i. Work Hours

The Seventh Circuit has broadly defined "adverse employment action." "It is not limited solely to loss or reduction of pay or monetary benefits, but can encompass other forms of adversity." Stutler v. Illinois Dept. of Corrections, 263 F.3d 698, 703 (7th Cir. 2001). "Nevertheless, not everything that makes an employee unhappy is an actionable adverse action." Id. "An adverse employment action is one that significantly alters the terms and conditions of the employee's job.... The action must be more disruptive than a mere inconvenience or an alteration of job responsibilities." Hancock v. Potter, 531 F.3d 474, 478 (7th Cir. 2008). Plaintiff claims that she suffered an adverse employment action when Defendant failed to provide full- time work for her at the facility. From December 2003 through July 2004, Plaintiff was frequently sent home with less than eight hours of work per day, resulting in a total of 618 hours of Leave Without Pay ("LWOP") totaling $12,000 in unpaid wages, while 821 hours of overtime were awarded to other employees at the Hazel Crest facility. PSOF ¶ 21.

Plaintiff admits that she was the only employee at the Hazel Crest facility on light duty work. DSOF ¶ 15. She likewise admits that Defendant was obligated to provide eight hours of work with pay only to limited duty employees, whereas there is no guarantee of work hours for an employee who is on light duty. DSOF ¶ 8, 9. Plaintiff has not shown that that Defendant's actions significantly altered the terms and conditions of her light duty employment. Plaintiff asserts that more than 99.5% of the 821 hours of overtime were given to employees who had not filed EEO complaints against Kavanaugh and Fuscaldo. PSOF ¶ 22. However, Plaintiff has failed to provide evidence that she applied for overtime work or was qualified for it, whether the 821 hours of overtime were awarded to employees in the same job position as her, or whether those employees awarded overtime had filed EEO complaints against other supervisors in the facility. Plaintiff has therefore failed to meet even the low standard for a prima facie showing that her 618 hours of LWOP constituted an adverse employment action or that other employees who had not filed EEO complaints were spared from similar reductions in work hours.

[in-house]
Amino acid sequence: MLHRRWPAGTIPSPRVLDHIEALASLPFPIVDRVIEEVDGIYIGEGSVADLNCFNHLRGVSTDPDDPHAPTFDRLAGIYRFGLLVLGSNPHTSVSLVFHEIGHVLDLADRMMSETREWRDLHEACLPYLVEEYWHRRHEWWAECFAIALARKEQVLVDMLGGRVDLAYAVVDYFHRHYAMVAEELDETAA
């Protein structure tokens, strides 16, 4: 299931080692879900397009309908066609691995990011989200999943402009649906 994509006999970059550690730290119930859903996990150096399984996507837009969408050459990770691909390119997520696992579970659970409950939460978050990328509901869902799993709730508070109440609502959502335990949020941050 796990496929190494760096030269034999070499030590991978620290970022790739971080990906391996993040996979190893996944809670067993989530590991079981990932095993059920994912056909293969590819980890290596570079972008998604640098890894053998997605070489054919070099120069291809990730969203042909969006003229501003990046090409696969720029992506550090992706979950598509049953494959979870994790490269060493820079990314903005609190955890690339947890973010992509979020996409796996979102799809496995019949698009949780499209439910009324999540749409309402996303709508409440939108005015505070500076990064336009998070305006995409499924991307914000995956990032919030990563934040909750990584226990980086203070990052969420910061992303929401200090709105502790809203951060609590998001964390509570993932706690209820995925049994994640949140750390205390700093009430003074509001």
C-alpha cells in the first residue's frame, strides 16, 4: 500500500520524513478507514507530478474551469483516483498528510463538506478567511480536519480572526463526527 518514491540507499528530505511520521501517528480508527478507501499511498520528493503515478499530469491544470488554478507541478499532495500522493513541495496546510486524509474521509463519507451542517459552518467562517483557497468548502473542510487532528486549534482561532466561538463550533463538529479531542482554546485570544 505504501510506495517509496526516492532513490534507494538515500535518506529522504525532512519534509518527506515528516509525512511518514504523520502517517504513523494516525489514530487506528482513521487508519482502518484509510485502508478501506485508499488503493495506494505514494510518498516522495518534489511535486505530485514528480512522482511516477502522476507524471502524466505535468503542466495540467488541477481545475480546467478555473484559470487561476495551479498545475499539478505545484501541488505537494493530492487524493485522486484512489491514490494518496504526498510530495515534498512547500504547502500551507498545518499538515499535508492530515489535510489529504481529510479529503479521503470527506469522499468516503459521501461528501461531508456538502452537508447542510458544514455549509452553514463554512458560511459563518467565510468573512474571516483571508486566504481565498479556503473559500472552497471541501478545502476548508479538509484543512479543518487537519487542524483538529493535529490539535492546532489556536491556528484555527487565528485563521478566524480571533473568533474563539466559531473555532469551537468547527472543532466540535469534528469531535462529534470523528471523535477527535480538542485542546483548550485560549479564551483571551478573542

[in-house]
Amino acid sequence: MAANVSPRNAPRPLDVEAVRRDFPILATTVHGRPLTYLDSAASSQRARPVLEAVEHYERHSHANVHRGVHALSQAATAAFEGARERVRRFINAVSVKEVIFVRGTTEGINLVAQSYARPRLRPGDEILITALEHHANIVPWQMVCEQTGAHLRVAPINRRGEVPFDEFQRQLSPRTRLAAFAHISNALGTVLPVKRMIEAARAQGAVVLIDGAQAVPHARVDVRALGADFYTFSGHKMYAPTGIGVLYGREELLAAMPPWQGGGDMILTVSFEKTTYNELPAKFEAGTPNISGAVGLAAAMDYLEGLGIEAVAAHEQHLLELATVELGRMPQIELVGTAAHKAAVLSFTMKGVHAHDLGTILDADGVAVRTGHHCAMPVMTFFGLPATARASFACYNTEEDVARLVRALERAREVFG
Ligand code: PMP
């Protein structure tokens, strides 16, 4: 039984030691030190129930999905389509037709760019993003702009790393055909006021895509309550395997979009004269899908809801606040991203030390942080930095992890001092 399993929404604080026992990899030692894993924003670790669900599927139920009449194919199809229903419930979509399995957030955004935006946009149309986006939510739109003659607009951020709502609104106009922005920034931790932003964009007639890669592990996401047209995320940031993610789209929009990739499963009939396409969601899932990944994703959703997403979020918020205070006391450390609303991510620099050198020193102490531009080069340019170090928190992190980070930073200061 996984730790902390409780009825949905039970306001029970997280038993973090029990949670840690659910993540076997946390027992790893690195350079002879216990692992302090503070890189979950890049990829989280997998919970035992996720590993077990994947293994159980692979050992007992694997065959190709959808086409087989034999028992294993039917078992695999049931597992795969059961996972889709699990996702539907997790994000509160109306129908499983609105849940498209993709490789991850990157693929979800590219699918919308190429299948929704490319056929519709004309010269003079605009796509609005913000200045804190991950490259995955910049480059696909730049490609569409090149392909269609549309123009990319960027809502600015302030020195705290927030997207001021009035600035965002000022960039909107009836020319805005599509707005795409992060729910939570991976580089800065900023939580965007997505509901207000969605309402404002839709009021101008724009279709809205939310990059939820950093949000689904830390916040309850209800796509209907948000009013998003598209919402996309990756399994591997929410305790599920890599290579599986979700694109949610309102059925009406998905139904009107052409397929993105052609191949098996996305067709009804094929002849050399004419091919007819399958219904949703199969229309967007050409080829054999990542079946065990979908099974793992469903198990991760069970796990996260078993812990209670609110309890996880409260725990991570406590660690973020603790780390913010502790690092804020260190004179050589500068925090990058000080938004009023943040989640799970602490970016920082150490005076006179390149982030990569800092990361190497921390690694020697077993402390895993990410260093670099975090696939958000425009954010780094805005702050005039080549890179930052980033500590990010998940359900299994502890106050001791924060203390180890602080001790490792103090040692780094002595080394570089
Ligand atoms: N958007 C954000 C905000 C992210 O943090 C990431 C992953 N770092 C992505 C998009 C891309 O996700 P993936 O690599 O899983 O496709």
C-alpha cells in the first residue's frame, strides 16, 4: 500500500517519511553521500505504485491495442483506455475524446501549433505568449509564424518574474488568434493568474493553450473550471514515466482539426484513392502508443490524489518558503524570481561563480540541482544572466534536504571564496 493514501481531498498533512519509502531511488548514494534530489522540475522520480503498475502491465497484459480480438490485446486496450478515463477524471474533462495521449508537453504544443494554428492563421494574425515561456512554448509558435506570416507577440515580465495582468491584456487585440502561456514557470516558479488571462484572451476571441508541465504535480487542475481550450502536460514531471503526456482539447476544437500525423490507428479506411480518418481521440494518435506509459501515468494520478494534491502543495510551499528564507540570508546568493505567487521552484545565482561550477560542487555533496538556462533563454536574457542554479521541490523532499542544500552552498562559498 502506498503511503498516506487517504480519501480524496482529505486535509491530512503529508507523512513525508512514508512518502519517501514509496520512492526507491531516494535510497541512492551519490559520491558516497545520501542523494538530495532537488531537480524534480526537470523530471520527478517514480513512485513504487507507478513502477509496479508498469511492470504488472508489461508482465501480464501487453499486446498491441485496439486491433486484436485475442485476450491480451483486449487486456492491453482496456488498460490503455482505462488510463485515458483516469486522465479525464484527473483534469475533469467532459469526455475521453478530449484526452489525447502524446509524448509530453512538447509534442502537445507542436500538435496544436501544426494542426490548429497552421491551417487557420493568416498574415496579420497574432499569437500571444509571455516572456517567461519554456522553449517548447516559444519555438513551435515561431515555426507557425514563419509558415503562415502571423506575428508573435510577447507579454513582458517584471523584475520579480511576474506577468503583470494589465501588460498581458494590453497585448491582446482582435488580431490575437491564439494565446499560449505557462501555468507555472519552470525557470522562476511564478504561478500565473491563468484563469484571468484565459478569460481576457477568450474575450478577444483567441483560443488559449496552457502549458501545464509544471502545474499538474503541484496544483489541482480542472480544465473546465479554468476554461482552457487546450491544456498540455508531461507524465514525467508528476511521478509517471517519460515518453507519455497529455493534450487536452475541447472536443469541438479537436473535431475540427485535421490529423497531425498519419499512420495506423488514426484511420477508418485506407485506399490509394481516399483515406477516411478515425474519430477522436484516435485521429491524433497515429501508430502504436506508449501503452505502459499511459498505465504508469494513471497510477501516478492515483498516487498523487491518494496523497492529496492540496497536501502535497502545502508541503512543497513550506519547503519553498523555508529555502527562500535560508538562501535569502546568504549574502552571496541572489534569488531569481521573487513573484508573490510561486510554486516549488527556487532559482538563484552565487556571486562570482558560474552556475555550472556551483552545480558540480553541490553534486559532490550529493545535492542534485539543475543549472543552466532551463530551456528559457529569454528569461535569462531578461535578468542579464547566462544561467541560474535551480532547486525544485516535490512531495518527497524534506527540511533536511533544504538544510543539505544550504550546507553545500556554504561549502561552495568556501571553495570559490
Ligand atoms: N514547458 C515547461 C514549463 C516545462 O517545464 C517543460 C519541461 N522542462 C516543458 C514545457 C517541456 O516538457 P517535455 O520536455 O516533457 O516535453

ii. Failure to Promote

Plaintiff twice submitted written requests to transfer to the window clerk position: on February 1, 2000, she wrote to Postmaster Steve Schneider a short note stating "I am interested in becoming a clerk with the next available opening." On March 11, 2003, she wrote to Postmaster Karen Myuskens a similar note and also documented her ongoing interest in the position ("In the event that you don't hire anyone now or decide on an accessed window clerk, I am still interested in the very next available open position"). PSOF ¶ 27, Ex. 13, 14. Plaintiff's interest in the position was also documented as part of a 2004 settlement agreement with the USPS, and Fuscaldo was aware that Plaintiff was interested in the window clerk position. PSOF ¶ 29.

On three occasions, window clerk positions became available in the Hazel Crest facility. Each time there was an opening, the window clerk position was given to another USPS employee. In August 2005, Fuscaldo gave the position to Suzanne Hankins. PSOF ¶ 30. In June 2006, then-Postmaster Syed Ahmed appointed Carol Mottley to the position; prior to her placement, Mottley did not work at the Hazel Crest office. PSOF ¶ 31. Fuscaldo made the decision to hire Mottley, and Ahmed merely implemented the decision. Ahmed Dep. at 27:23-28:8 ("I didn't submit anything to even request to human resources in the case of Carol Mottley. What happened was I got a call from human resources that, you know, here is a candidate on the E-assignment. I guess my predecessor did that, whatever the paperwork they had to do.") In March 2007, then-Postmaster Beverly Greene selected Kendra McGhee for the position. PSOF ¶ 26.

The denial of a promotion to the window clerk position qualifies as an adverse employment action. Rhodes v. Illinois Dept. of Transp., 359 F.3d 498, 504 (7th Cir. 2004) ("[A]n adverse employment action is a significant change in the claimant's employment status such as hiring, discharge, denial of promotion, reassignment to a position with significantly different job responsibilities, or an action that causes a substantial change in benefits.") (emphasis added). Defendant argues that the denial of the promotion was not adverse because Plaintiff failed to properly apply for it, but these arguments go toward pretext, not Plaintiff's prima facie burden of proving that the action taken was adverse.